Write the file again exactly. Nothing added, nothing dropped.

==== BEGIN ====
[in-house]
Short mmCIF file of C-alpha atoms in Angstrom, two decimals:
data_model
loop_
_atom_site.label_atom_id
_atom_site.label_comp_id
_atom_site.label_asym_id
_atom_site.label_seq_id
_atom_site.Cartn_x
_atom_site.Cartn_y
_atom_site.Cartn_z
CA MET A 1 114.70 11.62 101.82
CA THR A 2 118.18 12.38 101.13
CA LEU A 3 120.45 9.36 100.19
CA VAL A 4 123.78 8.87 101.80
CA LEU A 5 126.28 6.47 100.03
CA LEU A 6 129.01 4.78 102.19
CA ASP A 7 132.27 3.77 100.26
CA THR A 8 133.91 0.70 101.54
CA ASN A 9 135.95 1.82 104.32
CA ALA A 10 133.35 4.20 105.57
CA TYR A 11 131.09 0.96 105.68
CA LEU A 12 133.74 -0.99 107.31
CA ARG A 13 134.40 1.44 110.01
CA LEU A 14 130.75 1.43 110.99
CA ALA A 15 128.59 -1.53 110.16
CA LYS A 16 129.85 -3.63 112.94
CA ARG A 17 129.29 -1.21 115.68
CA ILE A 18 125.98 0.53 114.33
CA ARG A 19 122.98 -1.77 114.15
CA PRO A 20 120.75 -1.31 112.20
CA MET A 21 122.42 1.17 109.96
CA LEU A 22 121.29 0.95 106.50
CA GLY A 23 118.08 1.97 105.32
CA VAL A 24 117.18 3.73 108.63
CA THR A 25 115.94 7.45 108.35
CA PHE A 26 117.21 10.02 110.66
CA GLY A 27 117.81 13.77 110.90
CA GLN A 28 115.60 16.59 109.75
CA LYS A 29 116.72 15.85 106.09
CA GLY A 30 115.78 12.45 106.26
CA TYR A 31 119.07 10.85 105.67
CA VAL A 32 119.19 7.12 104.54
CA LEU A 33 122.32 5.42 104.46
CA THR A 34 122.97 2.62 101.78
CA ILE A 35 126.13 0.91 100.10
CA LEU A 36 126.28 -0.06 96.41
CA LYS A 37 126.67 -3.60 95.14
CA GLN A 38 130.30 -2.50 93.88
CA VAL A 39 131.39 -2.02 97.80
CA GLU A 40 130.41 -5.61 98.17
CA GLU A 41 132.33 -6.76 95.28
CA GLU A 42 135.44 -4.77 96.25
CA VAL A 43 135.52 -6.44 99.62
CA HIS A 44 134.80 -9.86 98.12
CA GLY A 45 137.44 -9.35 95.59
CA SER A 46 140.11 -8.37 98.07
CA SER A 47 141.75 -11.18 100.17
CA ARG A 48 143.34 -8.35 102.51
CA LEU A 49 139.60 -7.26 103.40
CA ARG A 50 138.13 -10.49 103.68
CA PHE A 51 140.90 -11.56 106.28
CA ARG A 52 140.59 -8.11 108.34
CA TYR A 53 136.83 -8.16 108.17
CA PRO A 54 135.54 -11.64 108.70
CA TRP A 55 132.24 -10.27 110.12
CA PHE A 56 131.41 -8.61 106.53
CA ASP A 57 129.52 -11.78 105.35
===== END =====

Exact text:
[in-house]
Short mmCIF file of C-alpha atoms in Angstrom, two decimals:
data_model
loop_
_atom_site.label_atom_id
_atom_site.label_comp_id
_atom_site.label_asym_id
_atom_site.label_seq_id
_atom_site.Cartn_x
_atom_site.Cartn_y
_atom_site.Cartn_z
CA MET A 1 114.70 11.62 101.82
CA THR A 2 118.18 12.38 101.13
CA LEU A 3 120.45 9.36 100.19
CA VAL A 4 123.78 8.87 101.80
CA LEU A 5 126.28 6.47 100.03
CA LEU A 6 129.01 4.78 102.19
CA ASP A 7 132.27 3.77 100.26
CA THR A 8 133.91 0.70 101.54
CA ASN A 9 135.95 1.82 104.32
CA ALA A 10 133.35 4.20 105.57
CA TYR A 11 131.09 0.96 105.68
CA LEU A 12 133.74 -0.99 107.31
CA ARG A 13 134.40 1.44 110.01
CA LEU A 14 130.75 1.43 110.99
CA ALA A 15 128.59 -1.53 110.16
CA LYS A 16 129.85 -3.63 112.94
CA ARG A 17 129.29 -1.21 115.68
CA ILE A 18 125.98 0.53 114.33
CA ARG A 19 122.98 -1.77 114.15
CA PRO A 20 120.75 -1.31 112.20
CA MET A 21 122.42 1.17 109.96
CA LEU A 22 121.29 0.95 106.50
CA GLY A 23 118.08 1.97 105.32
CA VAL A 24 117.18 3.73 108.63
CA THR A 25 115.94 7.45 108.35
CA PHE A 26 117.21 10.02 110.66
CA GLY A 27 117.81 13.77 110.90
CA GLN A 28 115.60 16.59 109.75
CA LYS A 29 116.72 15.85 106.09
CA GLY A 30 115.78 12.45 106.26
CA TYR A 31 119.07 10.85 105.67
CA VAL A 32 119.19 7.12 104.54
CA LEU A 33 122.32 5.42 104.46
CA THR A 34 122.97 2.62 101.78
CA ILE A 35 126.13 0.91 100.10
CA LEU A 36 126.28 -0.06 96.41
CA LYS A 37 126.67 -3.60 95.14
CA GLN A 38 130.30 -2.50 93.88
CA VAL A 39 131.39 -2.02 97.80
CA GLU A 40 130.41 -5.61 98.17
CA GLU A 41 132.33 -6.76 95.28
CA GLU A 42 135.44 -4.77 96.25
CA VAL A 43 135.52 -6.44 99.62
CA HIS A 44 134.80 -9.86 98.12
CA GLY A 45 137.44 -9.35 95.59
CA SER A 46 140.11 -8.37 98.07
CA SER A 47 141.75 -11.18 100.17
CA ARG A 48 143.34 -8.35 102.51
CA LEU A 49 139.60 -7.26 103.40
CA ARG A 50 138.13 -10.49 103.68
CA PHE A 51 140.90 -11.56 106.28
CA ARG A 52 140.59 -8.11 108.34
CA TYR A 53 136.83 -8.16 108.17
CA PRO A 54 135.54 -11.64 108.70
CA TRP A 55 132.24 -10.27 110.12
CA PHE A 56 131.41 -8.61 106.53
CA ASP A 57 129.52 -11.78 105.35